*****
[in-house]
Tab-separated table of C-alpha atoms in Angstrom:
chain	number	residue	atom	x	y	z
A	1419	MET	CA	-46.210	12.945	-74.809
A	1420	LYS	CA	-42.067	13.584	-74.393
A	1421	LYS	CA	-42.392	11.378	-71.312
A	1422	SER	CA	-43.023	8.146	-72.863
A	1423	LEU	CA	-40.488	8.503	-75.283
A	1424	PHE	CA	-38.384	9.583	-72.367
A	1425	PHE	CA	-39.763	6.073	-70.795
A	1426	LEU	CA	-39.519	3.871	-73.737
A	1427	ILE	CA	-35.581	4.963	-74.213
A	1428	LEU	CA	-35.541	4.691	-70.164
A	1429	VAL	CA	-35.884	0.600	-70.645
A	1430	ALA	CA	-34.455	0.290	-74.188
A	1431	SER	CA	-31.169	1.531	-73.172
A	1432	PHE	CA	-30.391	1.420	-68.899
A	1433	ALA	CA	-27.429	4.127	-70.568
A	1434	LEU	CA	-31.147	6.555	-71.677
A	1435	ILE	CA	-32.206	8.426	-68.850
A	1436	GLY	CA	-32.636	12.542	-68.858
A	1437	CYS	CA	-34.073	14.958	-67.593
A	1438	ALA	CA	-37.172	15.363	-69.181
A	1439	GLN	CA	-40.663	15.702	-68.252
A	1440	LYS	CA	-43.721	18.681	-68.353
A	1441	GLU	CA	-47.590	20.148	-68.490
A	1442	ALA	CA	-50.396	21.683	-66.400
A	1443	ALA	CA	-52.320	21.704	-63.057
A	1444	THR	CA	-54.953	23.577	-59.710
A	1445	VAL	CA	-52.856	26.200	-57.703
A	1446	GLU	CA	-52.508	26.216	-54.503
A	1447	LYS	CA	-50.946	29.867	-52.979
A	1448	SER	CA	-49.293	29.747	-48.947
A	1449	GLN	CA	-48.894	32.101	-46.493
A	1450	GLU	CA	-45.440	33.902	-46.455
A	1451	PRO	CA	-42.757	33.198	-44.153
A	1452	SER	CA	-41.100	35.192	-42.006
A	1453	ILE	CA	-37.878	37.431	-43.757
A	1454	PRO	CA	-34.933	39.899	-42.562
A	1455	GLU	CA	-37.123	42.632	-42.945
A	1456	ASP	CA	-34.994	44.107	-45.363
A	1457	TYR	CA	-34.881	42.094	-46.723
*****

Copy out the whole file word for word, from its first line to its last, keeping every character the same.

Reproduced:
[in-house]
Tab-separated table of C-alpha atoms in Angstrom:
chain	number	residue	atom	x	y	z
A	1419	MET	CA	-46.210	12.945	-74.809
A	1420	LYS	CA	-42.067	13.584	-74.393
A	1421	LYS	CA	-42.392	11.378	-71.312
A	1422	SER	CA	-43.023	8.146	-72.863
A	1423	LEU	CA	-40.488	8.503	-75.283
A	1424	PHE	CA	-38.384	9.583	-72.367
A	1425	PHE	CA	-39.763	6.073	-70.795
A	1426	LEU	CA	-39.519	3.871	-73.737
A	1427	ILE	CA	-35.581	4.963	-74.213
A	1428	LEU	CA	-35.541	4.691	-70.164
A	1429	VAL	CA	-35.884	0.600	-70.645
A	1430	ALA	CA	-34.455	0.290	-74.188
A	1431	SER	CA	-31.169	1.531	-73.172
A	1432	PHE	CA	-30.391	1.420	-68.899
A	1433	ALA	CA	-27.429	4.127	-70.568
A	1434	LEU	CA	-31.147	6.555	-71.677
A	1435	ILE	CA	-32.206	8.426	-68.850
A	1436	GLY	CA	-32.636	12.542	-68.858
A	1437	CYS	CA	-34.073	14.958	-67.593
A	1438	ALA	CA	-37.172	15.363	-69.181
A	1439	GLN	CA	-40.663	15.702	-68.252
A	1440	LYS	CA	-43.721	18.681	-68.353
A	1441	GLU	CA	-47.590	20.148	-68.490
A	1442	ALA	CA	-50.396	21.683	-66.400
A	1443	ALA	CA	-52.320	21.704	-63.057
A	1444	THR	CA	-54.953	23.577	-59.710
A	1445	VAL	CA	-52.856	26.200	-57.703
A	1446	GLU	CA	-52.508	26.216	-54.503
A	1447	LYS	CA	-50.946	29.867	-52.979
A	1448	SER	CA	-49.293	29.747	-48.947
A	1449	GLN	CA	-48.894	32.101	-46.493
A	1450	GLU	CA	-45.440	33.902	-46.455
A	1451	PRO	CA	-42.757	33.198	-44.153
A	1452	SER	CA	-41.100	35.192	-42.006
A	1453	ILE	CA	-37.878	37.431	-43.757
A	1454	PRO	CA	-34.933	39.899	-42.562
A	1455	GLU	CA	-37.123	42.632	-42.945
A	1456	ASP	CA	-34.994	44.107	-45.363
A	1457	TYR	CA	-34.881	42.094	-46.723